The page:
If you don’t know by now, BYU has removed center Brandon Davies from their nationally 3rd ranked basketball team for violating the team’s honor code. Specifically, Davies was purportedly let go from the team for having sex with his girlfriend. BYU’s honor code, which applies to all students, not just athletes, is actually quite specific, going so far as to set dress and grooming standards for students (e.g., “Men are expected to be clean-shaven; beards are not acceptable”). Jim McMahon, former quarterback for the Chicago bears, attended BYU and had some things to say in an interview with 560 WQAM. McMahon noted the “hypocrisy when [he] was there and that’s what turned [him] off about it;” however, McMahon said he would attend BYU again, as well as recommend the school to other players who would like to learn offense (BYU has produced some good quarterbacks).
BYU’s honor code is tied to the Mormon faith, and any student attending should be fully aware of that fact, as was Brandon Davies, but it does raise the question of honor codes at colleges, and particularly in college athletics. Given the problems we have seen (past and present) in college football with agents, athletes stealing computers or engaging in other illegal activity, while still being allowed to play in furtherance of their professional careers, it would be good if more colleges enforced their honor codes (if they have one). The honor code at BYU is certainly not applicable to every school or region - not every religion bans consuming caffeine, e.g. - but an honor code such as that of West Point stating that “a cadet will not lie, cheat, steal, or tolerate those who do” seems to cover points on which all people can agree regardless of faith (or the lack thereof).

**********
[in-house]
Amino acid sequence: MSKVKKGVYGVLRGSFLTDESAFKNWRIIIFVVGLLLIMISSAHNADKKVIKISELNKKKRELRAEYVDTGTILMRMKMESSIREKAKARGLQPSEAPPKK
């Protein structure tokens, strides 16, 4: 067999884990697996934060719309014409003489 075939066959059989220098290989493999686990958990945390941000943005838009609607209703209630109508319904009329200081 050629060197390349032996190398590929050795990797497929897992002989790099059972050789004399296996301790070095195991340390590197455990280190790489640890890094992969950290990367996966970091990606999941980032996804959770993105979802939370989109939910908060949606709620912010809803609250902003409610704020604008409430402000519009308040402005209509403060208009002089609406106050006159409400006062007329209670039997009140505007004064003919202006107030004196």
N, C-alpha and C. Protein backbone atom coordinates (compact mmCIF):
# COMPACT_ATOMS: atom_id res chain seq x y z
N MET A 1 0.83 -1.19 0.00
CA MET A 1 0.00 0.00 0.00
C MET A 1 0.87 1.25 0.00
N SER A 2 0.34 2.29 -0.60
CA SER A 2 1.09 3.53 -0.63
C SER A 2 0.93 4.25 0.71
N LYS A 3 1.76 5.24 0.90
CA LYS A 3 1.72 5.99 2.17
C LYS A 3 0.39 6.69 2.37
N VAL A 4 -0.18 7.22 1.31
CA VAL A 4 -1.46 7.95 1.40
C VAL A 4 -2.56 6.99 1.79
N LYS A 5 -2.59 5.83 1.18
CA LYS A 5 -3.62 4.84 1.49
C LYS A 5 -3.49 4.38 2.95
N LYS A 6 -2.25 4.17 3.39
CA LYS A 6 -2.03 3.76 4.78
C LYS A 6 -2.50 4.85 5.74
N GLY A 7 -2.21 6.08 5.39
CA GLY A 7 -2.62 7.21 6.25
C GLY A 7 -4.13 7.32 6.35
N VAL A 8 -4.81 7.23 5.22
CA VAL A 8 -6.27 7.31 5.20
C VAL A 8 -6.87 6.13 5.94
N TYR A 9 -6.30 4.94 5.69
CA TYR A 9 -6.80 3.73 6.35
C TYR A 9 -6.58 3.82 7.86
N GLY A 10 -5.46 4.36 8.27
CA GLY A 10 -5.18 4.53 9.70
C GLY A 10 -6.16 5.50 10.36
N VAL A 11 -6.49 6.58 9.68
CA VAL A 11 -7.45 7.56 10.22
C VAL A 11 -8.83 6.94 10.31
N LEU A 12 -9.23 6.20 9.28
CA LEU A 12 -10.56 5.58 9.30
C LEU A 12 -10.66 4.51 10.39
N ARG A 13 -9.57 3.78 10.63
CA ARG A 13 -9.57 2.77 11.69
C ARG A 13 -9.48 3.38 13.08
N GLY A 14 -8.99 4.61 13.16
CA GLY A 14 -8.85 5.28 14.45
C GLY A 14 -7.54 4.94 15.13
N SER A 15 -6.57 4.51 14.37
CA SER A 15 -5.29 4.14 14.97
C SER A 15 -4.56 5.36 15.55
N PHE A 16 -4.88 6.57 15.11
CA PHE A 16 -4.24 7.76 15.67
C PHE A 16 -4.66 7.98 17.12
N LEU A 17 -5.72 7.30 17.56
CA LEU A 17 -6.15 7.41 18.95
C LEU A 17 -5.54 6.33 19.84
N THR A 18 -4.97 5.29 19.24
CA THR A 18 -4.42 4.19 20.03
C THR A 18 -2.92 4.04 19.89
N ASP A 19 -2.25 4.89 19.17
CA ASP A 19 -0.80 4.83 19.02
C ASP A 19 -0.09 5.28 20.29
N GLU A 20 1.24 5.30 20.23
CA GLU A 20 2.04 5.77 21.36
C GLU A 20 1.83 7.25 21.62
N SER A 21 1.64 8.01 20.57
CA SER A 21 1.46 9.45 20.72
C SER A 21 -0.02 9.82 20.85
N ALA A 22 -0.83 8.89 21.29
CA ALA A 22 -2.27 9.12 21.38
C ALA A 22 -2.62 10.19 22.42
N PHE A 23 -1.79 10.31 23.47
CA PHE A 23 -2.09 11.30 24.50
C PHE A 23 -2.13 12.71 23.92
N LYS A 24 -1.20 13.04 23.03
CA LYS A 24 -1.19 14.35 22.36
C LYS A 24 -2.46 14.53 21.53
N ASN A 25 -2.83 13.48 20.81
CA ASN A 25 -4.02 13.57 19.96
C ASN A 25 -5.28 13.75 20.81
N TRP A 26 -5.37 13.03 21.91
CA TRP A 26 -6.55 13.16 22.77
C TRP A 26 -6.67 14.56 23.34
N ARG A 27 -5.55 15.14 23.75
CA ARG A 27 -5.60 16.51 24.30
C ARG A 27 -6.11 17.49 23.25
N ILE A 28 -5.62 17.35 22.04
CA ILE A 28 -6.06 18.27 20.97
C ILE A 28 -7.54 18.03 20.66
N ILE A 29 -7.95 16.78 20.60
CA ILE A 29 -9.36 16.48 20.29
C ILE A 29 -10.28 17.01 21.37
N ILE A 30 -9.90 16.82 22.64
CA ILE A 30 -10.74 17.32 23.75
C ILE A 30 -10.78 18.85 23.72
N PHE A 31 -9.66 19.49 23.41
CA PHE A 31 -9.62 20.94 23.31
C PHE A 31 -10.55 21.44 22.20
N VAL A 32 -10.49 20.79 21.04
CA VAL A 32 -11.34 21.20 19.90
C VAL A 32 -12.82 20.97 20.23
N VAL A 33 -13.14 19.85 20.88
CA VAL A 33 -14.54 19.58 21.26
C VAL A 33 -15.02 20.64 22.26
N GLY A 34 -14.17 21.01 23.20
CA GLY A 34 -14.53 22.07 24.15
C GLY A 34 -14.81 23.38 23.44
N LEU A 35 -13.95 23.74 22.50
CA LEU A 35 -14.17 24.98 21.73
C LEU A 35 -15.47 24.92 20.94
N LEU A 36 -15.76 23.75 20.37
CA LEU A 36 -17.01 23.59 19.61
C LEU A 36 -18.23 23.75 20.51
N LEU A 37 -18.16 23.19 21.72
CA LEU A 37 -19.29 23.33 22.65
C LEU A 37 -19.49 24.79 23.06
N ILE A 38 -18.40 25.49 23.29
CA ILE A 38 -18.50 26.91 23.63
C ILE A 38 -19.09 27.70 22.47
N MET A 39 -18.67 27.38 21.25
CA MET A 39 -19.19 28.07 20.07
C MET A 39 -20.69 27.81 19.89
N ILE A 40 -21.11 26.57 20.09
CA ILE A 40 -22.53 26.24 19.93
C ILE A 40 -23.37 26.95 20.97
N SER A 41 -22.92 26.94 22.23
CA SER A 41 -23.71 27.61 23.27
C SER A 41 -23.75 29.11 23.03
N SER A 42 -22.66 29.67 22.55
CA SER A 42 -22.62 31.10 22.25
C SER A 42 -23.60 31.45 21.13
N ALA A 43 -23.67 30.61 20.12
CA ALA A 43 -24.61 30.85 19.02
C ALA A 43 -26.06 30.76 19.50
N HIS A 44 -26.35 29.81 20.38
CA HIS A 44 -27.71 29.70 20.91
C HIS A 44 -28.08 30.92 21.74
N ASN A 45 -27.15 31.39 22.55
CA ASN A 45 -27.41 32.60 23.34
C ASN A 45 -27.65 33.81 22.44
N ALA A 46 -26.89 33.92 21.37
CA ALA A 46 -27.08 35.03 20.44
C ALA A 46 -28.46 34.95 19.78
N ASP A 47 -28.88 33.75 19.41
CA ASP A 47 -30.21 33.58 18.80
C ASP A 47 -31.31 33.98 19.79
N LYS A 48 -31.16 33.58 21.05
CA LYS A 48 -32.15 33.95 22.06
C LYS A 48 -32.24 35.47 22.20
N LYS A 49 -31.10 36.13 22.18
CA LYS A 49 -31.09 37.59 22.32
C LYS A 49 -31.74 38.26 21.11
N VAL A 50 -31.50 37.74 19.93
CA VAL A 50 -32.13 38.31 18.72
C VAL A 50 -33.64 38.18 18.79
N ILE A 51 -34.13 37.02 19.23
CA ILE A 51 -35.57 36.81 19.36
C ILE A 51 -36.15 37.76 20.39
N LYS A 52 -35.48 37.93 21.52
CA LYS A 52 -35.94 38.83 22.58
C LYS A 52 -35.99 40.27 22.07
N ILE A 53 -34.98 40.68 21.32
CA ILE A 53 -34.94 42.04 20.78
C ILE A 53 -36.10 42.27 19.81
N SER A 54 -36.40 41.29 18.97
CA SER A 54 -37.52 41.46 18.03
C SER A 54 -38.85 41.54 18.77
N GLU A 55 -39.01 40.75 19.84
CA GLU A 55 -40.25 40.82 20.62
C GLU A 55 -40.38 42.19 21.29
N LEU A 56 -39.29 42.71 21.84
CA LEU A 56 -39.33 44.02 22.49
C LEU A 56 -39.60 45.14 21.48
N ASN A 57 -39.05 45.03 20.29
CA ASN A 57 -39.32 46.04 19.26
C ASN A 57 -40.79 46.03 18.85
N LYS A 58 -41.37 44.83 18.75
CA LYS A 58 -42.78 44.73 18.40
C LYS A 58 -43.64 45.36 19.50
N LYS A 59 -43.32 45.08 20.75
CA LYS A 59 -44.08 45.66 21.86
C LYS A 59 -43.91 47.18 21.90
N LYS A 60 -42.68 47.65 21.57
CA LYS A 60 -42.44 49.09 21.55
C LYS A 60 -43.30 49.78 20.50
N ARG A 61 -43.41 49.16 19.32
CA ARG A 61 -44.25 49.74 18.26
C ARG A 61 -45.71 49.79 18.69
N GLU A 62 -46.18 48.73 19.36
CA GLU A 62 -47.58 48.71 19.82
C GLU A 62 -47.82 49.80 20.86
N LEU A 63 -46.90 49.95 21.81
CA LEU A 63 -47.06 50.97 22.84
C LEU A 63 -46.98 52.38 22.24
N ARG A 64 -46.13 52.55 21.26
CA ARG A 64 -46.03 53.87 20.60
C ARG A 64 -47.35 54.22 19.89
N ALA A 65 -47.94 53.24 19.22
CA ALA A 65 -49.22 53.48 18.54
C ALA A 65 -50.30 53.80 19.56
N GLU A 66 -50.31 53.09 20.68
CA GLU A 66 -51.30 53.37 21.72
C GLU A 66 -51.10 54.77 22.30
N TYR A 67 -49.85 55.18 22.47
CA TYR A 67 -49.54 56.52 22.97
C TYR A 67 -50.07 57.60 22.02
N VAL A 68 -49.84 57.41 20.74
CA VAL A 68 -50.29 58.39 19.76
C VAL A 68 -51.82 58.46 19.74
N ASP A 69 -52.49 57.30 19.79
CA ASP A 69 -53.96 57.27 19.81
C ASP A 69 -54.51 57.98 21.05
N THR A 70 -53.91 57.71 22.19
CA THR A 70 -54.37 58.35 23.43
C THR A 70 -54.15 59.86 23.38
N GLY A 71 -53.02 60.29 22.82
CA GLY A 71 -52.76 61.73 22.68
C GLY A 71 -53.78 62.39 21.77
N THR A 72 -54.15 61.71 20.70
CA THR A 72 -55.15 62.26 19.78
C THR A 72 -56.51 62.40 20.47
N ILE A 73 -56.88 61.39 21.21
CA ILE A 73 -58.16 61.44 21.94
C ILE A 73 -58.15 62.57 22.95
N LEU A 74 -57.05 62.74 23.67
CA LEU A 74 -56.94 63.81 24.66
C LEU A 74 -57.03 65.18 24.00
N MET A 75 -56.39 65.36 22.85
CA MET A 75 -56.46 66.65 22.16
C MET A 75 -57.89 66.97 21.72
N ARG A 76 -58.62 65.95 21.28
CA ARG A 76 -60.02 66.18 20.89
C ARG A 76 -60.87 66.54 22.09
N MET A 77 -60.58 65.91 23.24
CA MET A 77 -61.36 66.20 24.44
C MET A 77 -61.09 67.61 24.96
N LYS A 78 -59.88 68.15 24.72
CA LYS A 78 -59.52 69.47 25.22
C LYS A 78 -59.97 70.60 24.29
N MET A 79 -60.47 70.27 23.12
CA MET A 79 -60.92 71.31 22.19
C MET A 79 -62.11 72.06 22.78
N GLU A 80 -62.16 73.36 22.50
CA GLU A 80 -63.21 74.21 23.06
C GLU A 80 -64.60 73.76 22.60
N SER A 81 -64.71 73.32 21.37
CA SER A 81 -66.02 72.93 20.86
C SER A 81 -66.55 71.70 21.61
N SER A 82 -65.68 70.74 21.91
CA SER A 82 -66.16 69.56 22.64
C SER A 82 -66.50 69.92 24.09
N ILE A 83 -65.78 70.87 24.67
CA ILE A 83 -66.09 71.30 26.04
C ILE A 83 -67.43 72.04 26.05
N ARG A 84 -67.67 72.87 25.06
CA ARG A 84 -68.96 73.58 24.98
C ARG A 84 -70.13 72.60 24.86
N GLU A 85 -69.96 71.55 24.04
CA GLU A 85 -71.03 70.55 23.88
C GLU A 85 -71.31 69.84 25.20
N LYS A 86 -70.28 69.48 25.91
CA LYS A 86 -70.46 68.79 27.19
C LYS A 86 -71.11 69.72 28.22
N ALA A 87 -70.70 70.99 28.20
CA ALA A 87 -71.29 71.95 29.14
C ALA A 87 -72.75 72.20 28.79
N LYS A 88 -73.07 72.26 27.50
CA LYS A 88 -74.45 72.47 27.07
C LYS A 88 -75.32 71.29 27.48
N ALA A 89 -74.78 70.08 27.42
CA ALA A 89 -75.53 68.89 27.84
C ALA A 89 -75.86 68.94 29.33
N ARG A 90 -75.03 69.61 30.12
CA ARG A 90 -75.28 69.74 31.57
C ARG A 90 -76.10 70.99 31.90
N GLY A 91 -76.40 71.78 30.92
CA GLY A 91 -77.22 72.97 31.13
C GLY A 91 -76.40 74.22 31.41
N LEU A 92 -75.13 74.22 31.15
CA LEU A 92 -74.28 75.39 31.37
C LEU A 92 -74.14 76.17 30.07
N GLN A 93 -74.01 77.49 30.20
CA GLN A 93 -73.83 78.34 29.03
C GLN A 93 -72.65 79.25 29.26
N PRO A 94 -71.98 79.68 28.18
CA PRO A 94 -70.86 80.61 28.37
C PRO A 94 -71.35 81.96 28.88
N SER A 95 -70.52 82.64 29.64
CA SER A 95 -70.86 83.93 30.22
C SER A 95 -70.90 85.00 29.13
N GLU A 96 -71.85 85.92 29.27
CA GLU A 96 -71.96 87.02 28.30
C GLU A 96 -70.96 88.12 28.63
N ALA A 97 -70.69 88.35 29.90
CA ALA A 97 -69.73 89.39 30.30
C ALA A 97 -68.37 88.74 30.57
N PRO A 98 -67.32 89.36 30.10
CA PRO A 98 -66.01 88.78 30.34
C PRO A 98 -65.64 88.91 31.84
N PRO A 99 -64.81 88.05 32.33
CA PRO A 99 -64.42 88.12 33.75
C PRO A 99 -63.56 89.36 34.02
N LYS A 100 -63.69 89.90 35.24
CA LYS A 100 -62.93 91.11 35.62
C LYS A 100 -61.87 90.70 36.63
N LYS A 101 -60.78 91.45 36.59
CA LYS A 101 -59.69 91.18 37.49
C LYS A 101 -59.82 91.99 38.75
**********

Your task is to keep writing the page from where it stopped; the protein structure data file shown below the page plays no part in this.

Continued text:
Last night, while at a reception for church, I had a conversation about the role of social media in American elections compared to the role of social media in the revolutions we are seeing in the Middle East. Working on elections, my instinct is that as most American voters are older and use social media less, Facebook, Twitter, etc. are not as crucial to American elections. This scenario was played out over the gubernatorial election in Texas; Matt Glazer of GNI Strategies made a lot of hay about former Mayor Bill White having more Facebook fans than Gov. Rick Perry, implying this was indicative of Bill White’s chances of winning the race (the final results were: Perry-54%; White-42%). They are certainly important tools, but it remains to be seen whether they can be used effectively to generate votes, advocate, drive message, organize, etc.. Bill White may have had more fans, but that didn’t translate into votes (aside from people who were already inclined to vote for him). Especially on local campaigns, these tools are less usable (from experience), because it takes time to build a following on Twitter and a fanbase on Facebook. Looking at the the census report for the mid-term elections, show that voters 55 and older still make up the largest group of voters, and according to a recent Pew report, this same age group was least likely to use their cell phone for political purposes. The tried and true methods still seem to be the best; going door-to-door and campaigning face-to-face is still an important aspect of the American electoral process. Perhaps as the generations who are more adjusted to the use of social media age, these tools will be more effective (and certainly make use of them - don’t get me wrong), but for now, the internet and impersonal contact don’t take the place busting your hump and glad-handing your prospective constituents.
It seems that several Johnny Come Lately’s have taken up the tactic of the quorum break (amateurs). The Washington Post has an article about the recent efforts, not only of legislators in Wisconsin, of legislators in Indiana and Maryland. Last month, I posted about some of the history of quorum breaks in Texas. Whenever legislators break the quorum, there are questions about whether or not it is a legitimate tactic or anti-democratic. Personally, I don’t think this is an anti-democratic tactic; in order to defend the rights of the minority or to defend the interests of their constituents, it may be necessary to result to extraordinary means. For example, the lower houses of a legislature do not provide for filibusters (and even in the upper house, you may not be able to sustain a filibuster). As to whether this is a legitimate tactic, I would say it should be reserved for substantive issues, such as redistricting, defense of civil rights, etc. Legislative rules do not allow for quorums to be broken, and the chair is perfectly within his/her authority to compel their return, but the rules do make this a viable option. The tactic is much more effective in state like Texas where the legislature meets biannually for 140 days.